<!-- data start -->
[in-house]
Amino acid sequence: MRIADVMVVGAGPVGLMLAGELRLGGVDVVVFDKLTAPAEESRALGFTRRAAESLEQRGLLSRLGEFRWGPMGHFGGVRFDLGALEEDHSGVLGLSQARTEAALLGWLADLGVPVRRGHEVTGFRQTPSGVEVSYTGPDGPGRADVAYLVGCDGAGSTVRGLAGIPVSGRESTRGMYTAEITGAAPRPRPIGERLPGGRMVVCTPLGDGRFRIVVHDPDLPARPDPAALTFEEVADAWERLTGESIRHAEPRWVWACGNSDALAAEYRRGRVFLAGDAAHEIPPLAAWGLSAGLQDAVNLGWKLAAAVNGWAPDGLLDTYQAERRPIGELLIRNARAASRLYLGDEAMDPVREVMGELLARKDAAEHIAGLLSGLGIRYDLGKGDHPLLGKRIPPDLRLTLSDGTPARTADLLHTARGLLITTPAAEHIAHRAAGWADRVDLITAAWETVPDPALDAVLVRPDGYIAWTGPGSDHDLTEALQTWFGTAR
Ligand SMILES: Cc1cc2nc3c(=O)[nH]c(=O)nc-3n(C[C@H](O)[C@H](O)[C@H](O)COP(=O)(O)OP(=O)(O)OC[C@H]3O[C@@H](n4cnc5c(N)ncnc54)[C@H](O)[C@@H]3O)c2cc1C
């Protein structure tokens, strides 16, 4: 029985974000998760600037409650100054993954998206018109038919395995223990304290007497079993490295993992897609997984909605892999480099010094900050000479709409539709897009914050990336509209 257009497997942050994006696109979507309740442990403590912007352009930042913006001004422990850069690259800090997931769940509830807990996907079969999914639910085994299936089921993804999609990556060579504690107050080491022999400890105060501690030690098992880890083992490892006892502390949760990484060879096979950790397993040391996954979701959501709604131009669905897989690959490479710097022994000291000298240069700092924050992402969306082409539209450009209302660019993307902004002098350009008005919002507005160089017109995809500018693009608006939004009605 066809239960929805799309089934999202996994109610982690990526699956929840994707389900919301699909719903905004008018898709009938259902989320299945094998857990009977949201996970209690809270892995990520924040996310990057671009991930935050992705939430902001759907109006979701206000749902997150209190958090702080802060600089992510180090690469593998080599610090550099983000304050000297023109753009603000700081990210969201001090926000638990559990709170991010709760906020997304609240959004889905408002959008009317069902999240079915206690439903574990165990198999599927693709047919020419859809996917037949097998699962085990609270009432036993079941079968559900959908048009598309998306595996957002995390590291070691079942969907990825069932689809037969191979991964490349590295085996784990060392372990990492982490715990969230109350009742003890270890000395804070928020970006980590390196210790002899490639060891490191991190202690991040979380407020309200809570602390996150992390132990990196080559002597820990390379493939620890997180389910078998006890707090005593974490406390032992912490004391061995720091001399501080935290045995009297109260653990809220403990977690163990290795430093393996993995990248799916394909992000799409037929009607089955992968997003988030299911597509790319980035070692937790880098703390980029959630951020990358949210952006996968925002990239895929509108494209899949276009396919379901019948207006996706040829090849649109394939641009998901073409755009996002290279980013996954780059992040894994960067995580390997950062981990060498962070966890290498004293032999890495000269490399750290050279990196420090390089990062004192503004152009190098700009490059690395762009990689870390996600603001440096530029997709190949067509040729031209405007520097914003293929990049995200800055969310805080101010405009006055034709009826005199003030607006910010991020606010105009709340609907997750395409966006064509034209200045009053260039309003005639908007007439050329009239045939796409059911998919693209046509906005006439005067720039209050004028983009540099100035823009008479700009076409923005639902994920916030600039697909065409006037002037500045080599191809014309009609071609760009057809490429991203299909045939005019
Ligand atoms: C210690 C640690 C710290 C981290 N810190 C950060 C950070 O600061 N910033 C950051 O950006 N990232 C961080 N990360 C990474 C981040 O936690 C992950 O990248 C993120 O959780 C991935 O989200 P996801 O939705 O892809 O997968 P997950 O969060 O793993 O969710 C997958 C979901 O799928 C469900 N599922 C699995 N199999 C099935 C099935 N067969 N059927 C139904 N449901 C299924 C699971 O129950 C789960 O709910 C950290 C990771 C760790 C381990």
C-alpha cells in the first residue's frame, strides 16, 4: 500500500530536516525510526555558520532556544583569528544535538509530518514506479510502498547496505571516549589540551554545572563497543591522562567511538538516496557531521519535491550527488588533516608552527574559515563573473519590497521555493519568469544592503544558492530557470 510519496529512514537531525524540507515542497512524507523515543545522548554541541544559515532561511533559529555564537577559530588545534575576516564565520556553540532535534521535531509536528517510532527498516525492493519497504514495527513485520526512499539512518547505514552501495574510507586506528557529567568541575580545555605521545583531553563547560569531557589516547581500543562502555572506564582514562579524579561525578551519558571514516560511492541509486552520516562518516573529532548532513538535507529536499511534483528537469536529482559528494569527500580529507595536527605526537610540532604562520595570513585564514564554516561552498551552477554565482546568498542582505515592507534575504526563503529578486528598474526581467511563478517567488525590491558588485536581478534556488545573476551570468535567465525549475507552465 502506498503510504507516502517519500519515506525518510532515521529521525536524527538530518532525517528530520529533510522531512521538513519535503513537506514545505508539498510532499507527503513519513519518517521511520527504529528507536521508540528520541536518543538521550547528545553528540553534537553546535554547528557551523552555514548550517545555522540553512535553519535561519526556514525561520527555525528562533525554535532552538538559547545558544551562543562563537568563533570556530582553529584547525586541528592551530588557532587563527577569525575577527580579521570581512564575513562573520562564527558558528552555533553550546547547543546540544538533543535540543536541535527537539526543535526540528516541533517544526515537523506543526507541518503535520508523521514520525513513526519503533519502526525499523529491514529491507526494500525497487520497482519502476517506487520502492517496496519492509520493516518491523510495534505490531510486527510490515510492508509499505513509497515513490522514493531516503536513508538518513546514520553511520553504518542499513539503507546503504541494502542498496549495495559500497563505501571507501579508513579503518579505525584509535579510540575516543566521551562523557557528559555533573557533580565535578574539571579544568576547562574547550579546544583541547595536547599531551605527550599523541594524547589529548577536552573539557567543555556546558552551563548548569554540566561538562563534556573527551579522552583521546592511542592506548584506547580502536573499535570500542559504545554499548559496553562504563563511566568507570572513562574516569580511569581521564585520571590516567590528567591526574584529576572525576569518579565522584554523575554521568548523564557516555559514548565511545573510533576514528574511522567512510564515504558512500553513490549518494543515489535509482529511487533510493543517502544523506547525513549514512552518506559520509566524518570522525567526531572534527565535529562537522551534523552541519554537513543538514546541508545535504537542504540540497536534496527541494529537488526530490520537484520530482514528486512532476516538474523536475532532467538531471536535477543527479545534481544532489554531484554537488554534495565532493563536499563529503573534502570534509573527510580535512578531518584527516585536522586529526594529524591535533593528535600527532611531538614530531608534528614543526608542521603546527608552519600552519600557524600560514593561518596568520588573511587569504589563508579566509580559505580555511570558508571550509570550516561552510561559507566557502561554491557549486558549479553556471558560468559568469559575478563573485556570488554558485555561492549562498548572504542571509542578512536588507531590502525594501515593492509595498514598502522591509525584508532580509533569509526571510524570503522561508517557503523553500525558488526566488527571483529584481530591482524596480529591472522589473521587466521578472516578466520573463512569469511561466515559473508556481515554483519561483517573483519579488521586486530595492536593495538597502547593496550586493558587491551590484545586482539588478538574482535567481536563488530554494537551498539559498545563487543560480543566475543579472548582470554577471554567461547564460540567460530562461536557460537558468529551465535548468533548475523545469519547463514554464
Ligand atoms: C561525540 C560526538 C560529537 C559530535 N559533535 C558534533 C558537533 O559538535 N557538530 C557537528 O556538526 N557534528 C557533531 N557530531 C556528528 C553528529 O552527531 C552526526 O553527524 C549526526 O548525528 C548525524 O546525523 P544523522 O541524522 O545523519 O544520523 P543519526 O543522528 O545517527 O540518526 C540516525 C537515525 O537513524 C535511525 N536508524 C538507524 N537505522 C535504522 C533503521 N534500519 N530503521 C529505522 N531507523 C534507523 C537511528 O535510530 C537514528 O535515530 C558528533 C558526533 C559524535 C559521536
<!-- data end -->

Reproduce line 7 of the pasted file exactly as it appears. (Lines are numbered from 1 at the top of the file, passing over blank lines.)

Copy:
Ligand atoms: C561525540 C560526538 C560529537 C559530535 N559533535 C558534533 C558537533 O559538535 N557538530 C557537528 O556538526 N557534528 C557533531 N557530531 C556528528 C553528529 O552527531 C552526526 O553527524 C549526526 O548525528 C548525524 O546525523 P544523522 O541524522 O545523519 O544520523 P543519526 O543522528 O545517527 O540518526 C540516525 C537515525 O537513524 C535511525 N536508524 C538507524 N537505522 C535504522 C533503521 N534500519 N530503521 C529505522 N531507523 C534507523 C537511528 O535510530 C537514528 O535515530 C558528533 C558526533 C559524535 C559521536